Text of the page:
You can do lots of different exercises at home including stretching. Stretching helps you get warmed up and cooled down. You can also do low-impact aerobic exercises at home to keep your heart strong without hurting your joints. 

Walking, swimming, or reading a book are good options for people with rheumatoid arthritis. You can also do strengthening exercises including lifting light weights as this will keep your muscles strong. 

Aside from exercising, you also have to eat a balanced and healthy diet to fight inflammation. Eat foods that are full of omega-3 fatty acids like salmon, tuna, and sardines, that curb chemicals called cytokines which increases inflammation. Omega-3 rich foods ease joint pain and shorten the time you have stiffness in the morning. 

Clinical Advice

Rheumatoid arthritis (RA) is an autoimmune disease in which the body’s immune system begins to attack its tissue. Doctors would usually test fluids in the body including blood, urine, and joint fluid to know what type of arthritis you have. 

Currently, there’s no cure for RA but treatments such as medications, occupational and physical therapies can help reduce inflammation in the joints.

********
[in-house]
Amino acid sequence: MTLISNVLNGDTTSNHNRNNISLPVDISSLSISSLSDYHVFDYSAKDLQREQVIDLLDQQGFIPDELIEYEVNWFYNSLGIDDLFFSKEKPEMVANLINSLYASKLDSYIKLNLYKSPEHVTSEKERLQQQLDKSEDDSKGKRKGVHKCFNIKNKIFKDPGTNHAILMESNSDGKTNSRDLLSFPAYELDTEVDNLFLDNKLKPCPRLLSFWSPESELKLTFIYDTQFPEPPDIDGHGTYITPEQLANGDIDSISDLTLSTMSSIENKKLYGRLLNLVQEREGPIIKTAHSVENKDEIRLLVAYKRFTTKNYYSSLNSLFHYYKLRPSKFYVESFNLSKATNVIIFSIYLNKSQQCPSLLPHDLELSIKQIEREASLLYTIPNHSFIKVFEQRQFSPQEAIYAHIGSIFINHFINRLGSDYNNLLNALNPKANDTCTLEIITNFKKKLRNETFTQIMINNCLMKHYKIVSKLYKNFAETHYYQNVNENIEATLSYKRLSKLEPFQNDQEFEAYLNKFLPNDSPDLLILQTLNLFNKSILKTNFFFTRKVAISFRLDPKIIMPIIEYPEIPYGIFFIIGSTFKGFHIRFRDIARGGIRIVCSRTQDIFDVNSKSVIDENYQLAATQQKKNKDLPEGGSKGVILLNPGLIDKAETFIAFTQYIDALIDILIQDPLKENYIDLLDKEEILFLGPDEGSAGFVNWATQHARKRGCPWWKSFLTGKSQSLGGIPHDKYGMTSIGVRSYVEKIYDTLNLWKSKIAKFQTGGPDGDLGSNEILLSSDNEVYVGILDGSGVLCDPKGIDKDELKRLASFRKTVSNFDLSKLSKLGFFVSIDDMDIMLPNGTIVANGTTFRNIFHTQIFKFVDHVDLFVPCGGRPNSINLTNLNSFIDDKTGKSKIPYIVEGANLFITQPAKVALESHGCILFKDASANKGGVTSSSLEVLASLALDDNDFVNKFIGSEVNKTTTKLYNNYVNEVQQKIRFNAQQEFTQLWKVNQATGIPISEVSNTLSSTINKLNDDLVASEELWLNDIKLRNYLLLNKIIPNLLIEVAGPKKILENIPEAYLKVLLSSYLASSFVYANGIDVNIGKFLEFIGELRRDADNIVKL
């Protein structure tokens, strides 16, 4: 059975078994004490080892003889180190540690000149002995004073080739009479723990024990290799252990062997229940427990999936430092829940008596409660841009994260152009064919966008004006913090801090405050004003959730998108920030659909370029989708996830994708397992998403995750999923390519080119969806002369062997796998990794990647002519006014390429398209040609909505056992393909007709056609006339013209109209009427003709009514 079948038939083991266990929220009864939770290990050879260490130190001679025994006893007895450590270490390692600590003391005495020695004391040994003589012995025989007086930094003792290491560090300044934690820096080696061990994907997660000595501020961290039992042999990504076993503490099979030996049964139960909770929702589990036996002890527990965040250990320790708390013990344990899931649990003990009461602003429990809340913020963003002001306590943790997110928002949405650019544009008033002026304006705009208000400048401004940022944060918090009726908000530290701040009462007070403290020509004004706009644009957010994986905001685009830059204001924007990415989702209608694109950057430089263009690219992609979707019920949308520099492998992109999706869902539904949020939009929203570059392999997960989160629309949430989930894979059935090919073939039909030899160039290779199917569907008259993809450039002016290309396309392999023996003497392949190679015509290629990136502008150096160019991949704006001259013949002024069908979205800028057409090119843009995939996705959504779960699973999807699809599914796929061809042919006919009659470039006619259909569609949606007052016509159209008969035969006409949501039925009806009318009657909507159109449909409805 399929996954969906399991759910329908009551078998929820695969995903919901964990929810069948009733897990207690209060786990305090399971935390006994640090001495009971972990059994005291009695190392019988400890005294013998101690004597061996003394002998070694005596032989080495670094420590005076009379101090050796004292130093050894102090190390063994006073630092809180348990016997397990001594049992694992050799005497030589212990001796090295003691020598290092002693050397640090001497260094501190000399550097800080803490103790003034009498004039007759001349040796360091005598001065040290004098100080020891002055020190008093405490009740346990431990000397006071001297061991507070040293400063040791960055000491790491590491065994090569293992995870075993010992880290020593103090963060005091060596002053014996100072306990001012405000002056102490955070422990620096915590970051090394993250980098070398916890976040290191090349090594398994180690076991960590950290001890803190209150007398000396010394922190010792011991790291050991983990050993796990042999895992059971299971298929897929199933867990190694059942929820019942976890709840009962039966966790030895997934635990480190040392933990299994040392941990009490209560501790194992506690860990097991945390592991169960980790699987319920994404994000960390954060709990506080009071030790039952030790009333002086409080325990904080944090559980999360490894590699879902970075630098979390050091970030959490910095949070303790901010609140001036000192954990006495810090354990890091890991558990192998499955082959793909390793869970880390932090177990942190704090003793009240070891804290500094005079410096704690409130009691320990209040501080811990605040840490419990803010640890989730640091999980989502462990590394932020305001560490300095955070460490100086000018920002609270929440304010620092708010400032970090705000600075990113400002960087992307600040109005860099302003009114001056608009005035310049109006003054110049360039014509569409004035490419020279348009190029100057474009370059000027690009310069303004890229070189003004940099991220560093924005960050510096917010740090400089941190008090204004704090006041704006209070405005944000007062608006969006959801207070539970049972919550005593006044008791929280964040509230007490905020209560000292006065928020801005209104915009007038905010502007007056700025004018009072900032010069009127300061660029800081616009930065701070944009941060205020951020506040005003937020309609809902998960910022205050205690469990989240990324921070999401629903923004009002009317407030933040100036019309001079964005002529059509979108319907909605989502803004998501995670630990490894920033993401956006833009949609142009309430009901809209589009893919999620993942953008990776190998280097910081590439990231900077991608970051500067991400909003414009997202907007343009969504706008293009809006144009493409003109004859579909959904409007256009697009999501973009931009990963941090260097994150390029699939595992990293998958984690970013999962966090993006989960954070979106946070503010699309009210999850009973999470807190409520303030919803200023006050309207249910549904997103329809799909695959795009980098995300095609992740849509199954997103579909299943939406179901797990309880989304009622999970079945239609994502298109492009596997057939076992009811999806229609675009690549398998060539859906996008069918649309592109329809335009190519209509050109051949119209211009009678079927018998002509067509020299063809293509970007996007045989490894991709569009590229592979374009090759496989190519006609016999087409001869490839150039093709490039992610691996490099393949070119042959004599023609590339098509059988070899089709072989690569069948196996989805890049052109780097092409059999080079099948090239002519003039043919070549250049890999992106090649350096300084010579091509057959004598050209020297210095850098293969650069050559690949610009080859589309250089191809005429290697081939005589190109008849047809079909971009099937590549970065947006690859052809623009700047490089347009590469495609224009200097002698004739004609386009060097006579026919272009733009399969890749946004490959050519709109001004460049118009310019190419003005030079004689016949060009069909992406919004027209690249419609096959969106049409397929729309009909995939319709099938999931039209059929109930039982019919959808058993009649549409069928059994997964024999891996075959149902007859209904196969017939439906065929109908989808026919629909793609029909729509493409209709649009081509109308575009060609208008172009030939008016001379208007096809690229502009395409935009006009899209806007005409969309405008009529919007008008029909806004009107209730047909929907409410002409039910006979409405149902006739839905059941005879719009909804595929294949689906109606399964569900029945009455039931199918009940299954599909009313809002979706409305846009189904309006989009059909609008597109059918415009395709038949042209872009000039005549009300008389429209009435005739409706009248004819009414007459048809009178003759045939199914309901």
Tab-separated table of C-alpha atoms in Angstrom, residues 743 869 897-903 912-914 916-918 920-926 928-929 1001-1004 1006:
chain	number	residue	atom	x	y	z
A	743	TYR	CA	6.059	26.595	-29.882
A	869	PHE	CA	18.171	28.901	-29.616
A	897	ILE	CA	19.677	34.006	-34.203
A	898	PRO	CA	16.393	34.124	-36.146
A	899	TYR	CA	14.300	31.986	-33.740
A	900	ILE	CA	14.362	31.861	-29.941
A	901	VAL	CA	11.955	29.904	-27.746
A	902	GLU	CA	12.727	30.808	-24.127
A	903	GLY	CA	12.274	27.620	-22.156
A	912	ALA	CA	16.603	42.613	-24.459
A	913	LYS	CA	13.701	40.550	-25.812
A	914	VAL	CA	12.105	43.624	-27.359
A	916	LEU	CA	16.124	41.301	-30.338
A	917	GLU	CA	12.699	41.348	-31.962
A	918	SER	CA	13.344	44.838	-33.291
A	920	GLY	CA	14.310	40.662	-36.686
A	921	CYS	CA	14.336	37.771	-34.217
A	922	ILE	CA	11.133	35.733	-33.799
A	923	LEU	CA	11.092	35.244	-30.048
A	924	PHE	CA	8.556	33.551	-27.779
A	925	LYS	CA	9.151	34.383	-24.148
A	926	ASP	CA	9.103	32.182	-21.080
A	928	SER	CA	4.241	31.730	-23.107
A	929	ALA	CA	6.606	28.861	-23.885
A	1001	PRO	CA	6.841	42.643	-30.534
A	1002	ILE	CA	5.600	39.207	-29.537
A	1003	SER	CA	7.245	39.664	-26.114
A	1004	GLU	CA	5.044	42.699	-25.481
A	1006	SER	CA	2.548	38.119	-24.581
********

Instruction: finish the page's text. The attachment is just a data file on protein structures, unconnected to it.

According to the National Health Service (NHS) in the UK, some of the medications you can take for RA are Disease-modifying anti-rheumatic drugs (DMARDs), and biological treatments. If you can’t take DMARDs or biologicals, you can also try JAK inhibitors, which is available on NHS.

Home Remedies for Arthritis

Here are some of the most effective home remedies for arthritis symptoms:

  1. Water exercises. Water exercises are helpful as water helps support body weight which helps relieve pressure on the joints.
  2. Weight loss. Losing weight can ease pressure on the joints, reducing pain and stiffness. 
  3. Tai chi. This low impact exercise incorporates slow and gentle movements to increase flexibility, balance, and muscle strength.
  4. Yoga. Yoga focuses on the body’s alignment and supports the body to relieve tension and inflammation.
  5. Hot or cold therapy. Heat therapy helps with blood circulation and can soothe stiff joints. Cold therapy restricts blood vessels which slow circulation, reduces swelling and numbs joint pain.
  6. Massage. Any type of full-body massage therapy that involves moderate pressure helps relieve arthritis pain. Massages lower the body’s production and also improve mood by boosting serotonin levels.